Friday, November 28, 2008

Random Access Pseudo-Random Numbers

Since my previous post I was approached by a fellow-in-keyboards in need of a "random-access" pseudo-random number generator which could generate the i'th generated random r number directly, without computing the intermediate i-1 random numbers since seeding. Would a hash function for integers be a good RAPRNG?

No! Good hash functions avoid funnels and are thus bijective, which for 32-bit hash functions would imply only a 2^32 period. Consequently, if we draw N < 2^32 consequtive random numbers, then hashing would make r could occur once or never, but not twice or more frequently. A correct random number generation would result in an exponential distribution of the frequency of r.

We can fix this by increasing the period, which is equivalent to increasing the number of output bits of the hash, but use only 32 bits of the output. Alternatively we could hash i with two independent integer hash functions and xor the result. Either way, we deliberately create just the right amount of final funnelling.

Practical tests, such as Dieharder, are surprisingly difficult. I tried xoring results of several pairs of known integer hash functions, and eventually found a reasonable solution based my own hash_32_to_64 mentioned in my previous post.
uint32_t raprng(uint64_t i, uint64_t seed)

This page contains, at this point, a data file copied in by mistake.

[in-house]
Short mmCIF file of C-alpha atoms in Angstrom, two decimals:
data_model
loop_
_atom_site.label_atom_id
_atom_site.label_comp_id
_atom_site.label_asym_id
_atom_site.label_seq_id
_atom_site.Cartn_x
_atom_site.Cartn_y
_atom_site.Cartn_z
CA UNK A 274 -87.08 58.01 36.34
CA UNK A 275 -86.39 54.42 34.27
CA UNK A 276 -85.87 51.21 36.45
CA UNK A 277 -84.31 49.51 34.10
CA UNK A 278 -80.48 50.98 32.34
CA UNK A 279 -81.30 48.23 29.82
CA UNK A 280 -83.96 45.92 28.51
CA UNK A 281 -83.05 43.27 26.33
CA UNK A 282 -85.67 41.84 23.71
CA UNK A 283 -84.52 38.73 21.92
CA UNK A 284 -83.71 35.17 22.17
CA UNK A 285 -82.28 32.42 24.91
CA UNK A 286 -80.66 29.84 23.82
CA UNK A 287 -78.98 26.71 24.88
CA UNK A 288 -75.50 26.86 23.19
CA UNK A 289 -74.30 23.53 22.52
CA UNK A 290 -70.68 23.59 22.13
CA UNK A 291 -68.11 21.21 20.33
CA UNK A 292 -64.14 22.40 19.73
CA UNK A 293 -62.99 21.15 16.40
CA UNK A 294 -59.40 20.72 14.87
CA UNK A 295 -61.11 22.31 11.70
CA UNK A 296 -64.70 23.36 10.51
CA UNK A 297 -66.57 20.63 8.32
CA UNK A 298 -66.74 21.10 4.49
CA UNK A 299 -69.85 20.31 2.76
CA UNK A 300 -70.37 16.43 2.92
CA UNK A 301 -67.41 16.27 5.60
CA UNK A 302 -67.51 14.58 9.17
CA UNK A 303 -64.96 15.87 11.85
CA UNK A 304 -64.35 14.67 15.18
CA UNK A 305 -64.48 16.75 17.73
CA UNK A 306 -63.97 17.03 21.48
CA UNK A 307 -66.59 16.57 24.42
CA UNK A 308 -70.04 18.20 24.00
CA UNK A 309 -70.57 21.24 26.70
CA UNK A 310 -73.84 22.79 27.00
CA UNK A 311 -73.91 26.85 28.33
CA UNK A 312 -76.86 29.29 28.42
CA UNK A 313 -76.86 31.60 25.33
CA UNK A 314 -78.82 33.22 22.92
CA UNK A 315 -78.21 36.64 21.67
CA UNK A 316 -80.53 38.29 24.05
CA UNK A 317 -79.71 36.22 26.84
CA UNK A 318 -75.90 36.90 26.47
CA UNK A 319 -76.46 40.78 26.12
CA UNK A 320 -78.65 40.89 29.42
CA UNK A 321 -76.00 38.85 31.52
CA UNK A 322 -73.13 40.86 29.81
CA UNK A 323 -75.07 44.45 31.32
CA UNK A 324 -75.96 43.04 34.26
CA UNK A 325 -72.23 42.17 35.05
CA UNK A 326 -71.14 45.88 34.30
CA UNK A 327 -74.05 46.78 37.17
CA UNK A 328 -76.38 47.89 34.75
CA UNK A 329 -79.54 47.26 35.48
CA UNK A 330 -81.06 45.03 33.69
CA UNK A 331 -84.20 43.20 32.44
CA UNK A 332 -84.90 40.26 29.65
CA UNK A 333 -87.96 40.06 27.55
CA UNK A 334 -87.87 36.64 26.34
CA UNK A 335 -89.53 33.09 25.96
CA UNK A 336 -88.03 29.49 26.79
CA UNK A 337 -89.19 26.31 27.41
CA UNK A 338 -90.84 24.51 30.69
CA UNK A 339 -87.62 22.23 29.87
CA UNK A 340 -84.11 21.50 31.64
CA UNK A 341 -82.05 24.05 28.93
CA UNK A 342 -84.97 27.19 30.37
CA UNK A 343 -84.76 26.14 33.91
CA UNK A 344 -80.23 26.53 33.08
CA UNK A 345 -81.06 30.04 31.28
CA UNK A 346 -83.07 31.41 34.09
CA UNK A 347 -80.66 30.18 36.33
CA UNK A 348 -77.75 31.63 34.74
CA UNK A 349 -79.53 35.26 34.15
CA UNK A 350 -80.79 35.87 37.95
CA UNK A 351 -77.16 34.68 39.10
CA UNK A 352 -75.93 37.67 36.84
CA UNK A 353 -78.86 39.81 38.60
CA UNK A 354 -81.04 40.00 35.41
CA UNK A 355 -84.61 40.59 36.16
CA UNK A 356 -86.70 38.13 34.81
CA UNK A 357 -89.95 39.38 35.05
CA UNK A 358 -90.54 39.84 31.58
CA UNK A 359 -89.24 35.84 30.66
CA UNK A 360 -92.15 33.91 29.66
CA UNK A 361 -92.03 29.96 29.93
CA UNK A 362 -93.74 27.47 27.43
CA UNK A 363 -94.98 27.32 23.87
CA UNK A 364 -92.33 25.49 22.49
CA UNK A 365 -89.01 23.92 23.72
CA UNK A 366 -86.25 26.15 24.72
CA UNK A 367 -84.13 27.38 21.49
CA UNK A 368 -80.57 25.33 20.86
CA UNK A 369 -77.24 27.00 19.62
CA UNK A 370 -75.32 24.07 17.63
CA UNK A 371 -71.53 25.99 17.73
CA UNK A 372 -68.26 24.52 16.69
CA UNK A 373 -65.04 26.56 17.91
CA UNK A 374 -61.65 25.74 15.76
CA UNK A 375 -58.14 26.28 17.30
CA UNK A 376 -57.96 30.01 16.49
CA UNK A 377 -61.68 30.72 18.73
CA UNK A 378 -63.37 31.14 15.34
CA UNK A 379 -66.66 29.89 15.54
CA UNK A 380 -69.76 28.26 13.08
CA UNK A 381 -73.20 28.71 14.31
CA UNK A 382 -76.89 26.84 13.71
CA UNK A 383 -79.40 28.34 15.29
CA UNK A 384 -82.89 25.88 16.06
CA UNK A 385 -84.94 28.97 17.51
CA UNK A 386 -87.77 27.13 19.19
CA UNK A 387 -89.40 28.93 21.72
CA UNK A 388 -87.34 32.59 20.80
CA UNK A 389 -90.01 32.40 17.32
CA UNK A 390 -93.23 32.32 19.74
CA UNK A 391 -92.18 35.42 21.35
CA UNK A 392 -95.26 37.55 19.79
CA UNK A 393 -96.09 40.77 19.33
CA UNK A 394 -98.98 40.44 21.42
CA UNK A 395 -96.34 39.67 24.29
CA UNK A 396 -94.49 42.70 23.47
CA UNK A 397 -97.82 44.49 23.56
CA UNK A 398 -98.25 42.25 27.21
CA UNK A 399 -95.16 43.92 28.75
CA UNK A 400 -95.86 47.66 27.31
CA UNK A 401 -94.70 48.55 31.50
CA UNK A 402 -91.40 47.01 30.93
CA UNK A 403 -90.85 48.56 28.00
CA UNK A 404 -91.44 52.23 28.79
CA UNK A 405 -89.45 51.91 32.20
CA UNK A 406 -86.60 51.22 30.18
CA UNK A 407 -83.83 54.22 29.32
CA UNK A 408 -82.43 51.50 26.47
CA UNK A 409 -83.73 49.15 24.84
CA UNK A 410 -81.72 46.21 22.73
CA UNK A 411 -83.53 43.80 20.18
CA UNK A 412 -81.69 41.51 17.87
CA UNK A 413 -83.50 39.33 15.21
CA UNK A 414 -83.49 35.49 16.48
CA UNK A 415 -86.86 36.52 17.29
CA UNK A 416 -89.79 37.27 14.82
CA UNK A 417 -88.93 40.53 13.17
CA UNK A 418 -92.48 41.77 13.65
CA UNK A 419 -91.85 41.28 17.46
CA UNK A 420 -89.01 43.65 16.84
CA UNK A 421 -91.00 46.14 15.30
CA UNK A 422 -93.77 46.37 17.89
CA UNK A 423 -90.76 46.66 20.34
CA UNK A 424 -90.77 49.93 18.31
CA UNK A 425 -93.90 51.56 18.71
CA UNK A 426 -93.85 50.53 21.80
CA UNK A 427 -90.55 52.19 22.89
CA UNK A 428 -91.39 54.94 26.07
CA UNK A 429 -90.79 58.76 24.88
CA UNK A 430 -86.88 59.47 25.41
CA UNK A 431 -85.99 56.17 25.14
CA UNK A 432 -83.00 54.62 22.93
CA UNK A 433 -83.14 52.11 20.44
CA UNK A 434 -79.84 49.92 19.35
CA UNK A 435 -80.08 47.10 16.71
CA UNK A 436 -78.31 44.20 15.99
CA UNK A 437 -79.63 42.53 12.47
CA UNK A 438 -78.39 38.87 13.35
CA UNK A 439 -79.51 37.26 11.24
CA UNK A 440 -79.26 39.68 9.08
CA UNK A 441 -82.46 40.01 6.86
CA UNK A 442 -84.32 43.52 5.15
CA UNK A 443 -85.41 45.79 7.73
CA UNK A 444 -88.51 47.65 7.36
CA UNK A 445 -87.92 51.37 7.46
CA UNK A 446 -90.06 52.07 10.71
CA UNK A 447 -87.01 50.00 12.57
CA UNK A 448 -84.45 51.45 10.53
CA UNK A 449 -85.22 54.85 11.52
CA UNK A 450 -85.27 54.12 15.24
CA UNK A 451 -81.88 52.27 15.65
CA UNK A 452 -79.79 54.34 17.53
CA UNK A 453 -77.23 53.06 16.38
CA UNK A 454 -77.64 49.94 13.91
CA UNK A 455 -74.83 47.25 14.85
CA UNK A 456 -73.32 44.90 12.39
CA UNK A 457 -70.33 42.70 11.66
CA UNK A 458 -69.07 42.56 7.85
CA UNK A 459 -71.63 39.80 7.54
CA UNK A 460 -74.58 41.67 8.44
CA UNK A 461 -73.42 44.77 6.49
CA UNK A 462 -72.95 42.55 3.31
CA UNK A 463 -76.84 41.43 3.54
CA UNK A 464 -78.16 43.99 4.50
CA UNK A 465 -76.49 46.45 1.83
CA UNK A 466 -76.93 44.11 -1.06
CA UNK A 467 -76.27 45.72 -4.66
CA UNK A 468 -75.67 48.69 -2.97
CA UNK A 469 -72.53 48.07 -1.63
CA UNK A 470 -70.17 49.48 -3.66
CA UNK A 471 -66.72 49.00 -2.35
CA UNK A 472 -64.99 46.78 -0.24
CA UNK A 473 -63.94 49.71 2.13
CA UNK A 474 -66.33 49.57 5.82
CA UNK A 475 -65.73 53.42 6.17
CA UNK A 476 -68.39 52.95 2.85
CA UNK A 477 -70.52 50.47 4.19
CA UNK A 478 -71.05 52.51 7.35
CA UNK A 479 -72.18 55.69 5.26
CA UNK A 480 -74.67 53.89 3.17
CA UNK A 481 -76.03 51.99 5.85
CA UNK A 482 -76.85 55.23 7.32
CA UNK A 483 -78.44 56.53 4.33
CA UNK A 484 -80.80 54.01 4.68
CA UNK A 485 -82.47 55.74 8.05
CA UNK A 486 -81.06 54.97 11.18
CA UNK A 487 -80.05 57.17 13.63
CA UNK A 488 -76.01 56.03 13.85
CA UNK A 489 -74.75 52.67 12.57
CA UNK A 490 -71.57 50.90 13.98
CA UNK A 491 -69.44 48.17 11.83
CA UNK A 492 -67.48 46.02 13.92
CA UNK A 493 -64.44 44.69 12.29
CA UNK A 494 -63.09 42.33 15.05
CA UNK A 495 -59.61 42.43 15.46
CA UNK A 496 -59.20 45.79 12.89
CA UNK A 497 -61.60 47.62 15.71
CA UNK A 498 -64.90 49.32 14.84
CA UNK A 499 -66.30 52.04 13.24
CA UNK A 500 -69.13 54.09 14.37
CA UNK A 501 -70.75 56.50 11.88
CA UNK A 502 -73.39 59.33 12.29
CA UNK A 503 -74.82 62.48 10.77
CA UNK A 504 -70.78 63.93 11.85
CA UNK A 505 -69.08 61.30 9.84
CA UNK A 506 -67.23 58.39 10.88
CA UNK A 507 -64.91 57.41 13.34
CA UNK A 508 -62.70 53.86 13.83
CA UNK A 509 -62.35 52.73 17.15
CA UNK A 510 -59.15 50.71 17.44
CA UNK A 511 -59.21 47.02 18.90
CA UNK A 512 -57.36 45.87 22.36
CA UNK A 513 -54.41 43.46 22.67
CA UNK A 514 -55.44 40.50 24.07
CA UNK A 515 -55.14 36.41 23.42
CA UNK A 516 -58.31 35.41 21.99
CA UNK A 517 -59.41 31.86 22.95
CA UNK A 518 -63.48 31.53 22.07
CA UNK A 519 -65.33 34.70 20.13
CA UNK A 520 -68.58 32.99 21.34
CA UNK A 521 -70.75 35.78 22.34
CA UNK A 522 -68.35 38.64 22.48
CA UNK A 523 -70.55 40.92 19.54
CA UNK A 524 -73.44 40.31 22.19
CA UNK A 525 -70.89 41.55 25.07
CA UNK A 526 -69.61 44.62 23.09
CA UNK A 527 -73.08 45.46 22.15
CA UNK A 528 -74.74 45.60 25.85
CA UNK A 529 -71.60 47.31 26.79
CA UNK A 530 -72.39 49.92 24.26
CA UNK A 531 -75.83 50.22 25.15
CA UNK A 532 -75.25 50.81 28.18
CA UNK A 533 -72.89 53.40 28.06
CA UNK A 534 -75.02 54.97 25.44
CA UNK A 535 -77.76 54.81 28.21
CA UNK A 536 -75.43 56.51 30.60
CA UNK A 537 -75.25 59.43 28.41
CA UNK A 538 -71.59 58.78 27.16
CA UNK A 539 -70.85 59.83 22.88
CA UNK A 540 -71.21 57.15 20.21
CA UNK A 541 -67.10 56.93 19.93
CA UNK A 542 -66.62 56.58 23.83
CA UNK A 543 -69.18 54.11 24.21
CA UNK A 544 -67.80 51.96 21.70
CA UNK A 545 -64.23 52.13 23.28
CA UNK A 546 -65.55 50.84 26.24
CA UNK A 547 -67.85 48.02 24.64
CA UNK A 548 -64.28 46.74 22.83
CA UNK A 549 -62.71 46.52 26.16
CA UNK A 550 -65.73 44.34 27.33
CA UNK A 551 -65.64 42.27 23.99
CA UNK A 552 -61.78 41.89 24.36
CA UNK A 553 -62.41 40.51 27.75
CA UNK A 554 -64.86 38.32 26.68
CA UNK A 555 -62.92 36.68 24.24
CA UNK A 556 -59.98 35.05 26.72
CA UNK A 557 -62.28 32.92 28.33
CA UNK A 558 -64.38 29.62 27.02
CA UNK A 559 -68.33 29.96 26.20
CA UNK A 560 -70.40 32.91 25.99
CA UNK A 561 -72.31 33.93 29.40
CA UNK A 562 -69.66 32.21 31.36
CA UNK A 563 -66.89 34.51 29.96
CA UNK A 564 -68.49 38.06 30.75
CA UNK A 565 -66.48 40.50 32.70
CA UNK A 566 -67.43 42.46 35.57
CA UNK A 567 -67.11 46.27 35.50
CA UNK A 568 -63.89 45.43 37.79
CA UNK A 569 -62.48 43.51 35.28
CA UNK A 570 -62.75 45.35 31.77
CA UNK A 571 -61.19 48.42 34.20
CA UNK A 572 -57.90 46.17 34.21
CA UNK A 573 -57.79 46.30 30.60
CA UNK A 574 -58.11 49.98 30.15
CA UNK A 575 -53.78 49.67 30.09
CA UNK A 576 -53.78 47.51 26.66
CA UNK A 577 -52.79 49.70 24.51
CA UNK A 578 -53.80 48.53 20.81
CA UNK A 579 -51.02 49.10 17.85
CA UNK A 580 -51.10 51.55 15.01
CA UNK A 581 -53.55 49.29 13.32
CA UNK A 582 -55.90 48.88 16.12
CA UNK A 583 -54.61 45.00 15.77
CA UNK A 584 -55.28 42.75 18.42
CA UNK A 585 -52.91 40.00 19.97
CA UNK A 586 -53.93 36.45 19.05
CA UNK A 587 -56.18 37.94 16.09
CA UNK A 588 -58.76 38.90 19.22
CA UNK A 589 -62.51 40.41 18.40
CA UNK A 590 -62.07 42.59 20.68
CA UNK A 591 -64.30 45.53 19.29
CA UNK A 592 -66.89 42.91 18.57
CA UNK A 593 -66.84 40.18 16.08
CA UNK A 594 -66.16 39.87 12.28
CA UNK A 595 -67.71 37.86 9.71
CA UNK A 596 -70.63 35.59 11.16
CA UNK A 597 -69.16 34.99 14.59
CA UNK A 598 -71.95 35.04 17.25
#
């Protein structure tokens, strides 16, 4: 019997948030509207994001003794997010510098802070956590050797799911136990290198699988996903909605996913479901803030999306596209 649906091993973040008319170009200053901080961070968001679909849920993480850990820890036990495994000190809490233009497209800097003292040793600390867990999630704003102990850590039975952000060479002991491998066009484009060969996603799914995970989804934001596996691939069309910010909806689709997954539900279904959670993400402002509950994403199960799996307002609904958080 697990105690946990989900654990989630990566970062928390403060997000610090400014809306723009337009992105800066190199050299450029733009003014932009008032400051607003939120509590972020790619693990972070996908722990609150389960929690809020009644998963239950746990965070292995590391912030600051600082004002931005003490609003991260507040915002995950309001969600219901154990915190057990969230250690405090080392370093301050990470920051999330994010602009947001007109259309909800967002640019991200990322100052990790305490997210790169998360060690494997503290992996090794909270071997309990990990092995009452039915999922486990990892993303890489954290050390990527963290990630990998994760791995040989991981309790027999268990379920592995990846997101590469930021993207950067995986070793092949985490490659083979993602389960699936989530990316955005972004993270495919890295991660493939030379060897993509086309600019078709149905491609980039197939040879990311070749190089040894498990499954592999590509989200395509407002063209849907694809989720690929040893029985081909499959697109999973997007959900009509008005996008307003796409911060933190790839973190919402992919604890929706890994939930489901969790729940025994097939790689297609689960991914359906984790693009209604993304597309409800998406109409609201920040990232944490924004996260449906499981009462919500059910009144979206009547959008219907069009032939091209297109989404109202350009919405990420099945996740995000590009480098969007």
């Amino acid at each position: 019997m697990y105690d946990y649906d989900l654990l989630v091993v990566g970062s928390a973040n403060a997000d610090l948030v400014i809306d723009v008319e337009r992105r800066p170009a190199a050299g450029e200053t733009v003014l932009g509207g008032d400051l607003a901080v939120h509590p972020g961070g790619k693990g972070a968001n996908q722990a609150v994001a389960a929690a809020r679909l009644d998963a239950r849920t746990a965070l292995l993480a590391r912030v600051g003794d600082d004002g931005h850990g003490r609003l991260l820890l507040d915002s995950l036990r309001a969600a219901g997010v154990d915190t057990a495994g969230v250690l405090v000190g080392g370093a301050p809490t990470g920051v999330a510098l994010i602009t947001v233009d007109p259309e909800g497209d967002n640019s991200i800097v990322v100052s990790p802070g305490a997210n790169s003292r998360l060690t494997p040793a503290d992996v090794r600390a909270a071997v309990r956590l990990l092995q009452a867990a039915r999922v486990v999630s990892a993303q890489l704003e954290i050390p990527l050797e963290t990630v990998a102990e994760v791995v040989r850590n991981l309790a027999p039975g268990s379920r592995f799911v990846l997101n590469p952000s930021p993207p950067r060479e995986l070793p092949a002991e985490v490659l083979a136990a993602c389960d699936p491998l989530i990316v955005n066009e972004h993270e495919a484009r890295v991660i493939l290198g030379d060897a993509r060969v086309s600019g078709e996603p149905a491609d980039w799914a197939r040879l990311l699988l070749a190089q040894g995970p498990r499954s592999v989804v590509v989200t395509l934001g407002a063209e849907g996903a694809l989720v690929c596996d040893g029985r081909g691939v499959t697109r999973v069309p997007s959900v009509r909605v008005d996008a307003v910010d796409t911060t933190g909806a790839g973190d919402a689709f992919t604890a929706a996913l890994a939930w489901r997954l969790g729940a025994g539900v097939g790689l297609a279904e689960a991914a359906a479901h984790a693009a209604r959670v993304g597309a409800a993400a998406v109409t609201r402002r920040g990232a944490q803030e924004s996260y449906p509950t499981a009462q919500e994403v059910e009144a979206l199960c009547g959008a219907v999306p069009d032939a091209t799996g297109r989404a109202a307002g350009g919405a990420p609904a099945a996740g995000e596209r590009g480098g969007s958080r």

uint64_t r = (2857720171ULL * ((uint32_t) i)) ^ 0x1EF57D8A7B344E7BULL;
r ^= r >> 29;
r += r << 16;
r ^= r >> 21;
r += r >> 32;
r = (2857720171ULL * ((uint32_t) (i ^ r))) ^ (0xD9EA571C8AF880B6ULL + seed);
r ^= r >> 29;
r += r << 16;
r ^= r >> 21;
return r + (r >> 32);

The hypothetical period of raprng is 2^96 if i were of sufficient width. This period is barely enough to be respectable, at least compared to some serious PRNG's like the Mersenne Twister. raprng is also slower. But it is random-accessible.

Having gone through all this I need to point out that there is a less-known PRNG called the explicit inversive congruential generator (EICG), where the i'th output is defined as modular inverse of a*i+b for some a and b, where a should obviously be non-zero. The problem herein is that modular inversion is by no means cheap, and it isn't clear to me that some other very non-linear bijection - such as a very good hash function - wouldn't do.